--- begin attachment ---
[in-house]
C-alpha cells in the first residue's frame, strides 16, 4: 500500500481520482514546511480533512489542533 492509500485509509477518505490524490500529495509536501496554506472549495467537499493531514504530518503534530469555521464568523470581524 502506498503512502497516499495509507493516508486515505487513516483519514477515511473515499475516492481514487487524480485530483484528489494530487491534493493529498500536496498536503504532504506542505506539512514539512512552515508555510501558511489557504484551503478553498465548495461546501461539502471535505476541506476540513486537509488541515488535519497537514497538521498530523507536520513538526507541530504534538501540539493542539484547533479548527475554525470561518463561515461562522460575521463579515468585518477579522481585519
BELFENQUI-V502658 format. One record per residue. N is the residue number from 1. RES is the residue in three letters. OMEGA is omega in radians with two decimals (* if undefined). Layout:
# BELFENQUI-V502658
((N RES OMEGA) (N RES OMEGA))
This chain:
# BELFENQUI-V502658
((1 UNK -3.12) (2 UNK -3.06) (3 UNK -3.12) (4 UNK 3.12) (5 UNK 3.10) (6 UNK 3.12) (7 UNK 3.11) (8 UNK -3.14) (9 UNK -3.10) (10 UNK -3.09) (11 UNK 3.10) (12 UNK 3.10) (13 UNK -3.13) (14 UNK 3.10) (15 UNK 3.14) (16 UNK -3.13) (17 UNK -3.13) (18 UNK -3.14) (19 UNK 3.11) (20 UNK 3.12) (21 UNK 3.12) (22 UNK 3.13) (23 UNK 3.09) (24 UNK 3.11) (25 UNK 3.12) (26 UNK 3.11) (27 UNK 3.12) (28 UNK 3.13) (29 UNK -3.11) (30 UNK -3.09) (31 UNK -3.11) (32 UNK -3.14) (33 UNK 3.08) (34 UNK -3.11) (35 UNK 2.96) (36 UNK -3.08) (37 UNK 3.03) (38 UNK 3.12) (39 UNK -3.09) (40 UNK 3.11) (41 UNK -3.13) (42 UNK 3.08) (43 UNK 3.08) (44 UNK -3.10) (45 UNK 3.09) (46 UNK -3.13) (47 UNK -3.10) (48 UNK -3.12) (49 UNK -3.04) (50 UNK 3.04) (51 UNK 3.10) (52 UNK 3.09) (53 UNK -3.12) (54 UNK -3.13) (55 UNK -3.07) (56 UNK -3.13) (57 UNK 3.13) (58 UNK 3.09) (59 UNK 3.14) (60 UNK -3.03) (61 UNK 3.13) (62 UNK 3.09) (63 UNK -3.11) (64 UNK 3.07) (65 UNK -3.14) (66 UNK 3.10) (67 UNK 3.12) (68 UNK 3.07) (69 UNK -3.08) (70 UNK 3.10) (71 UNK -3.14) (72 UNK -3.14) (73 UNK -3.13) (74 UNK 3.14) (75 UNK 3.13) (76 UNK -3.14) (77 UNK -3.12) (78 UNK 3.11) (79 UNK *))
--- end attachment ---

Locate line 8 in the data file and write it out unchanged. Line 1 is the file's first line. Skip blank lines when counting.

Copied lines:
((1 UNK -3.12) (2 UNK -3.06) (3 UNK -3.12) (4 UNK 3.12) (5 UNK 3.10) (6 UNK 3.12) (7 UNK 3.11) (8 UNK -3.14) (9 UNK -3.10) (10 UNK -3.09) (11 UNK 3.10) (12 UNK 3.10) (13 UNK -3.13) (14 UNK 3.10) (15 UNK 3.14) (16 UNK -3.13) (17 UNK -3.13) (18 UNK -3.14) (19 UNK 3.11) (20 UNK 3.12) (21 UNK 3.12) (22 UNK 3.13) (23 UNK 3.09) (24 UNK 3.11) (25 UNK 3.12) (26 UNK 3.11) (27 UNK 3.12) (28 UNK 3.13) (29 UNK -3.11) (30 UNK -3.09) (31 UNK -3.11) (32 UNK -3.14) (33 UNK 3.08) (34 UNK -3.11) (35 UNK 2.96) (36 UNK -3.08) (37 UNK 3.03) (38 UNK 3.12) (39 UNK -3.09) (40 UNK 3.11) (41 UNK -3.13) (42 UNK 3.08) (43 UNK 3.08) (44 UNK -3.10) (45 UNK 3.09) (46 UNK -3.13) (47 UNK -3.10) (48 UNK -3.12) (49 UNK -3.04) (50 UNK 3.04) (51 UNK 3.10) (52 UNK 3.09) (53 UNK -3.12) (54 UNK -3.13) (55 UNK -3.07) (56 UNK -3.13) (57 UNK 3.13) (58 UNK 3.09) (59 UNK 3.14) (60 UNK -3.03) (61 UNK 3.13) (62 UNK 3.09) (63 UNK -3.11) (64 UNK 3.07) (65 UNK -3.14) (66 UNK 3.10) (67 UNK 3.12) (68 UNK 3.07) (69 UNK -3.08) (70 UNK 3.10) (71 UNK -3.14) (72 UNK -3.14) (73 UNK -3.13) (74 UNK 3.14) (75 UNK 3.13) (76 UNK -3.14) (77 UNK -3.12) (78 UNK 3.11) (79 UNK *))